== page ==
Just keeping track....
Scott Walker’s okay with taking that one step further than any civilized industrialized country in the world would ever think of doing; not only is he against universal health care as a human right, but now Walker wants to keep the riff-raff out by testing them for drugs and forcing them to work at whatever demoralizing job the state's job center has to offer. What, stay in the profession you were trained in? Yea, right.
Wisconsin is still waiting to see if the federal government will let it require childless adults on Medicaid to be screened for drugs and work if they are able ... also asked in June to add premiums and co-pays for some adults without dependent children on Medicaid ... Walker said (this) would help people move from public assistance to the workforce.
Walker's not alone. A few years back Republicans wouldn't have had the courage to bring back what is simply 21st century slavery, just to see a doctor.
Thanks to Trump's narcissistic bloviating, Republicans are now completely free to push their hideous conscience free vision that ultimately will save government lots of Medicaid money:
Donald Trump’s administration said last month it was planning to let Wisconsin and other states require able-bodied people on Medicaid to work or do other activities, such as train for a job or do community service. “We see people moving off of Medicaid as a good outcome,” said CMS head Seema Verma.
In other words, turning people into paying customers so for-profit private insurers can make money. Hey this is capitalism, not a civilized social society taking care of their own.
As you can see by the list of jobs pictured here, we're truly a service society with low wages. The better jobs require not just on the job training but a degree, something Republicans have been telling us is just a waste of time. Oh, do you want fries with that?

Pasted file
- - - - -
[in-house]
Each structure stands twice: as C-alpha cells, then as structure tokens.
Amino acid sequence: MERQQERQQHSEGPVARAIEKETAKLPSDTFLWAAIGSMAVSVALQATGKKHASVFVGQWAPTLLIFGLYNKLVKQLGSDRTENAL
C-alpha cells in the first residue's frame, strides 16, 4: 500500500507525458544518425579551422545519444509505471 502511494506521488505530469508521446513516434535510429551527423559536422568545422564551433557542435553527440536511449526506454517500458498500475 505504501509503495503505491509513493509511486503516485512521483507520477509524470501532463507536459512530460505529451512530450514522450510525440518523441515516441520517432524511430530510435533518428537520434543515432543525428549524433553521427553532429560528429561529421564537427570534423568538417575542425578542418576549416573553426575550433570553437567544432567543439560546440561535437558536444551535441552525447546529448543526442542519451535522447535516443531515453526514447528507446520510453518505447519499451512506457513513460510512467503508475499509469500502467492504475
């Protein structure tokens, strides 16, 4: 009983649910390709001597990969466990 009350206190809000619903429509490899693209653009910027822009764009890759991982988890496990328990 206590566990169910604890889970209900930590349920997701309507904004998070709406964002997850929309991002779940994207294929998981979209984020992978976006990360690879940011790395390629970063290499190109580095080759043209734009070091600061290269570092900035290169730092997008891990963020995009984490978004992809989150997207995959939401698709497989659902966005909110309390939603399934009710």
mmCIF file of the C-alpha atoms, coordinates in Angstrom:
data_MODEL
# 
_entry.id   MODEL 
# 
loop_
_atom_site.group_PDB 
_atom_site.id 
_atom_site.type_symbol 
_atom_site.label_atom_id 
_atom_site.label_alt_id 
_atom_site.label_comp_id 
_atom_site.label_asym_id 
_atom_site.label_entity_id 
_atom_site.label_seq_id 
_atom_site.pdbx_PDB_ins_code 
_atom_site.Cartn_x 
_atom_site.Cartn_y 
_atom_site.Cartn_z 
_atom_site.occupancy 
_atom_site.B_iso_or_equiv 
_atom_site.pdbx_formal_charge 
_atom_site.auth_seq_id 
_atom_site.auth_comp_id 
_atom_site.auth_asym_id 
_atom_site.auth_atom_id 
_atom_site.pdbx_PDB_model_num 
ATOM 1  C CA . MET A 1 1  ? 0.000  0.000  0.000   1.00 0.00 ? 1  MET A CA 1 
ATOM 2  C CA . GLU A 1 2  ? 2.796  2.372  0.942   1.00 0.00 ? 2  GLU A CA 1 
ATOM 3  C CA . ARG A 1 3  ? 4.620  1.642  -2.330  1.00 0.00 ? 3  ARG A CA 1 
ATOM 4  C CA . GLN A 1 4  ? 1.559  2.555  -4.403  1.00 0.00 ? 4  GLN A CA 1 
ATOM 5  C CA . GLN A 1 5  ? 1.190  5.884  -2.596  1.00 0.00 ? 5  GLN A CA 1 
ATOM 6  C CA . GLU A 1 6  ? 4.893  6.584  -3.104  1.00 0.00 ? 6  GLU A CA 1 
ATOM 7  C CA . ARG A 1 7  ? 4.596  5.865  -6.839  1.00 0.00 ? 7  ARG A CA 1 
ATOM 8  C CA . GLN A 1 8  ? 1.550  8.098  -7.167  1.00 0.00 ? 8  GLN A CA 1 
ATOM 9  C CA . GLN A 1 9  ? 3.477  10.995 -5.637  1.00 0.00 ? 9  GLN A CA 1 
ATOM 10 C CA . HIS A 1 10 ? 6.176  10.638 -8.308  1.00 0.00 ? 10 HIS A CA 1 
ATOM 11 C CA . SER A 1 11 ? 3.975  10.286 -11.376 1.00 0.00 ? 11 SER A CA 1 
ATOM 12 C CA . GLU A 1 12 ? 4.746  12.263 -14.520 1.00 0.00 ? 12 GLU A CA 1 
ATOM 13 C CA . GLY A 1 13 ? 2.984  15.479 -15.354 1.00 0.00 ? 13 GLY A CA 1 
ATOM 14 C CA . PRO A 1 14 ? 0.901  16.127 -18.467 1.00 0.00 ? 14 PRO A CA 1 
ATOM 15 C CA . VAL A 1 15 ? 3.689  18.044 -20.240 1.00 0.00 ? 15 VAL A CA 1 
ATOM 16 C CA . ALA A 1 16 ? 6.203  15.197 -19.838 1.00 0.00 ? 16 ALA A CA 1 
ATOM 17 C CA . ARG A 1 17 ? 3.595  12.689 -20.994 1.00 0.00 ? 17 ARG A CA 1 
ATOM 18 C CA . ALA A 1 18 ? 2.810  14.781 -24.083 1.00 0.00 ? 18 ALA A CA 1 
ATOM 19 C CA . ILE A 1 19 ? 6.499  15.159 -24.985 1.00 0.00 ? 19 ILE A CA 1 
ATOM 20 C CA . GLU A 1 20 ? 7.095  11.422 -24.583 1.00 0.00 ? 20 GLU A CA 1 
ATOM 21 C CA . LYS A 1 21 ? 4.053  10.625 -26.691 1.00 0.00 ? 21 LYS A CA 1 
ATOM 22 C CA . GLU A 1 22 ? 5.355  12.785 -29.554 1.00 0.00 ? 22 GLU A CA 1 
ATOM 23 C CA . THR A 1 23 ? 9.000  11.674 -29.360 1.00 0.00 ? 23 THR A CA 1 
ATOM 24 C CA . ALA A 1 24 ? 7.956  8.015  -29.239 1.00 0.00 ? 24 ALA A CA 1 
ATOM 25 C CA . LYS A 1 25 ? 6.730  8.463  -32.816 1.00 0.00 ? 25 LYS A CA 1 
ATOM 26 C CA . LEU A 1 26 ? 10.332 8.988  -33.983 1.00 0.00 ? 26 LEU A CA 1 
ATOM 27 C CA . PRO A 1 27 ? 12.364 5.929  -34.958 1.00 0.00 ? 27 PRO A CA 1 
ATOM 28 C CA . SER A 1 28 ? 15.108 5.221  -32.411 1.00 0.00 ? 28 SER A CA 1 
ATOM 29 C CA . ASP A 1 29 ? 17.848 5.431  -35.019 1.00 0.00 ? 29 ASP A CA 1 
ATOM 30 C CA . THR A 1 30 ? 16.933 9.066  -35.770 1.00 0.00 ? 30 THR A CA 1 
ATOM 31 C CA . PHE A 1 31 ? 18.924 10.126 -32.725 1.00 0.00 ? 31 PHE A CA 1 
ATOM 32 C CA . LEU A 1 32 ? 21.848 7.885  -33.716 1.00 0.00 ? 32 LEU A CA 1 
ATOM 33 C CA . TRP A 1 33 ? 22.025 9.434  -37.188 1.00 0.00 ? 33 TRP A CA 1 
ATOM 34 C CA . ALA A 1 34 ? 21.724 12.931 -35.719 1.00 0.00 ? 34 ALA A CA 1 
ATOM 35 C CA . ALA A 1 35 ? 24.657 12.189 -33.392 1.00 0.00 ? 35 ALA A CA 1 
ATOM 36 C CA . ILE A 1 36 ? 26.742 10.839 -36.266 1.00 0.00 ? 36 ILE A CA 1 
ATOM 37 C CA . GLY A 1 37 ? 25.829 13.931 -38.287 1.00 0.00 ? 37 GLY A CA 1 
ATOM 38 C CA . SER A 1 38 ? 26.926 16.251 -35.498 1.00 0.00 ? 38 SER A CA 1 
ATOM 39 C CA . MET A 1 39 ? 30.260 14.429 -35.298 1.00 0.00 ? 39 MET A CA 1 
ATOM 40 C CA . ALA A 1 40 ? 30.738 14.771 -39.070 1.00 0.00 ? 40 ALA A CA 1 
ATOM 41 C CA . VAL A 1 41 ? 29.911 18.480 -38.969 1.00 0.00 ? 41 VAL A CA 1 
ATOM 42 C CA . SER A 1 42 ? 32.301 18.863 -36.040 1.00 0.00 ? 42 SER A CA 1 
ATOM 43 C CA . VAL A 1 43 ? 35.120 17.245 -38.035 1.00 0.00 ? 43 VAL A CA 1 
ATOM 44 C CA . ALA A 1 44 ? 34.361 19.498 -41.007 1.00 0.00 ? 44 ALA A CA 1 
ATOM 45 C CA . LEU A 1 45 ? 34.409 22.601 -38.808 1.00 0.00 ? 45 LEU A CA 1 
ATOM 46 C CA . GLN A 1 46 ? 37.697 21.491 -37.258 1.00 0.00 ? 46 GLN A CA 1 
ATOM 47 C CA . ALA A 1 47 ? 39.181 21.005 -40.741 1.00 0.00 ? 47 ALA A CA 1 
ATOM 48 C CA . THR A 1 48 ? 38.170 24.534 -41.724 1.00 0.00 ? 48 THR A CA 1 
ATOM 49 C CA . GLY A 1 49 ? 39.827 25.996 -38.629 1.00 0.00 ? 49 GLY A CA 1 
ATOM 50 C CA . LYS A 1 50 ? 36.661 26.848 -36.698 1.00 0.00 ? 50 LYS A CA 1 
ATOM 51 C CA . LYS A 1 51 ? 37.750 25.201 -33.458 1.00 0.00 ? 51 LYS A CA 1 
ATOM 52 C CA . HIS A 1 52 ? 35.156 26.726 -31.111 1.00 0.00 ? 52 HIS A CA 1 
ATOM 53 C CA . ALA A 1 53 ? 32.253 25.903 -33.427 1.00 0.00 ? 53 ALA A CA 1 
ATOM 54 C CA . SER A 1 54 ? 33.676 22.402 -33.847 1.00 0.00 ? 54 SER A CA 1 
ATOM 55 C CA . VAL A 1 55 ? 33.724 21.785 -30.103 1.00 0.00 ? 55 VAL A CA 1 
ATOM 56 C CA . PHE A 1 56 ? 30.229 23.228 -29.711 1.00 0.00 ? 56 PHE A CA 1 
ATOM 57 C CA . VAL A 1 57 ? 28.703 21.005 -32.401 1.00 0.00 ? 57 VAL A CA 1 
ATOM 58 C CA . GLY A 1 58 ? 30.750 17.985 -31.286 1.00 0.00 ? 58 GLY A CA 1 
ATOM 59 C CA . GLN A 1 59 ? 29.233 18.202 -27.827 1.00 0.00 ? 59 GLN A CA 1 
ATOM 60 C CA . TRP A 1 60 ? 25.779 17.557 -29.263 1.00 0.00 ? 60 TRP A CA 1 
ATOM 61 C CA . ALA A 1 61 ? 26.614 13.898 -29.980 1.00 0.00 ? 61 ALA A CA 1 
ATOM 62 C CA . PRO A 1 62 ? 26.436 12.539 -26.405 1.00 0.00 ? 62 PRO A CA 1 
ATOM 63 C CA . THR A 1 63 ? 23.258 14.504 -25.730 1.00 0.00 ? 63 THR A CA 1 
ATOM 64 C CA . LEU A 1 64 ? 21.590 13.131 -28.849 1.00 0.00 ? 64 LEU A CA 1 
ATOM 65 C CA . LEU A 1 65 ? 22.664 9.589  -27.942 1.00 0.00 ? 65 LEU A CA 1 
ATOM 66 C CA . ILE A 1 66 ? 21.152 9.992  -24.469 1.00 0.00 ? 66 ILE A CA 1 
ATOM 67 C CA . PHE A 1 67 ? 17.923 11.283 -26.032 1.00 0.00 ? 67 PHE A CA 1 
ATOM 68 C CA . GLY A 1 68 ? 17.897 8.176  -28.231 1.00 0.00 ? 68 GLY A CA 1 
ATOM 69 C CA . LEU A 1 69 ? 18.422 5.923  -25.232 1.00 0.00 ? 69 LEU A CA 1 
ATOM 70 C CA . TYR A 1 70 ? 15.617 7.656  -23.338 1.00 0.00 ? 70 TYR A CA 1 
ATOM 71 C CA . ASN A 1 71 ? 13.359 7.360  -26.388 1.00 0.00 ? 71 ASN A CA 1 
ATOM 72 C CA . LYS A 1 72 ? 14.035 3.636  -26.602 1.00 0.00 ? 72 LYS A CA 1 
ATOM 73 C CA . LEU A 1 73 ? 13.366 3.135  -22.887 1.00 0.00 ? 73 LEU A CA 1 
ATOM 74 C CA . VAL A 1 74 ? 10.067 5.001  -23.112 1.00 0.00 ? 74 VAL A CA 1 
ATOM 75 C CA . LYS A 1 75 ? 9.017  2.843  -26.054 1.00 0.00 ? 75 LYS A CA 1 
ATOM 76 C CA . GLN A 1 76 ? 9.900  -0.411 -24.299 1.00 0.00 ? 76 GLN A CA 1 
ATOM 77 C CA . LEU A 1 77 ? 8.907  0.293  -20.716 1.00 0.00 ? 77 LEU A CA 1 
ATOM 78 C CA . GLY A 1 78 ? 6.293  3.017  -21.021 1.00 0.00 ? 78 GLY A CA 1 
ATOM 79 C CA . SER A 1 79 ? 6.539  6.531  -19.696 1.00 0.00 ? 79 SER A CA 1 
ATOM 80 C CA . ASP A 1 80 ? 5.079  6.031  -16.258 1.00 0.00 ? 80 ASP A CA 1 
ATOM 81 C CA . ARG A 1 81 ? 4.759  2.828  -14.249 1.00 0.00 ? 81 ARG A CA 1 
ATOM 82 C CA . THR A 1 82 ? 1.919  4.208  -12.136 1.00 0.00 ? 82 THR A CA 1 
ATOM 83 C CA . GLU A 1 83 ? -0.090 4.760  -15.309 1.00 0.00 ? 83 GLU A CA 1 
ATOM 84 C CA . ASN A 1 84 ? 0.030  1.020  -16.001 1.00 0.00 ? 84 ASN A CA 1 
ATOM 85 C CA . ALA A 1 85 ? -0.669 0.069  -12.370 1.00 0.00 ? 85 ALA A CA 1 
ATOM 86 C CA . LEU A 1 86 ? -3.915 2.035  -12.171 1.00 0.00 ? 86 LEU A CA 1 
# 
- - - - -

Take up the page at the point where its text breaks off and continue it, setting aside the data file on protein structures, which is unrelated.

Real world state of our state?
A report from from the Center on Wisconsin Strategy (COWS), a nonpartisan think-tank based at the University of Wisconsin-Madison; Wisconsin gained just under 180,000 private-sector jobs. Had it been gaining jobs at the national rate, it would have seen an increase of more than 300,000 jobs, the report said. “In the 21st century, and over the last six years, Wisconsin’s private sector job base has substantially and consistently underperformed,” the report said.Laura Dresser, associate director of COWS, said (even though) it’s much better to be looking for work in the state now, “We don’t see any of the other things moving in the right direction.”The report also addressed long-term wage stagnation. Since 1979, wages in Wisconsin have risen about 3 cents an hour, taking inflation into account. That means a full-time worker would earn about $1,800 more annually than they would in 1979.COWS also drew attention to the fact that from 2000 to 2013, the percentage of families in the middle class decreased by 5.7 percent, the “largest decline posted by any state in the nation,” the report said.The report concludes by saying “there is no evidence that any of the economic reforms of the last six years have changed the trajectory for the state.”Dresser said all the problems outlined in the report are national problems that Wisconsin shares. But the policy changes under Walker were meant to add 250,000 private-sector jobs, grow the economy and move Wisconsin ahead of national averages, she said. “We haven't moved ahead of anything,” she said.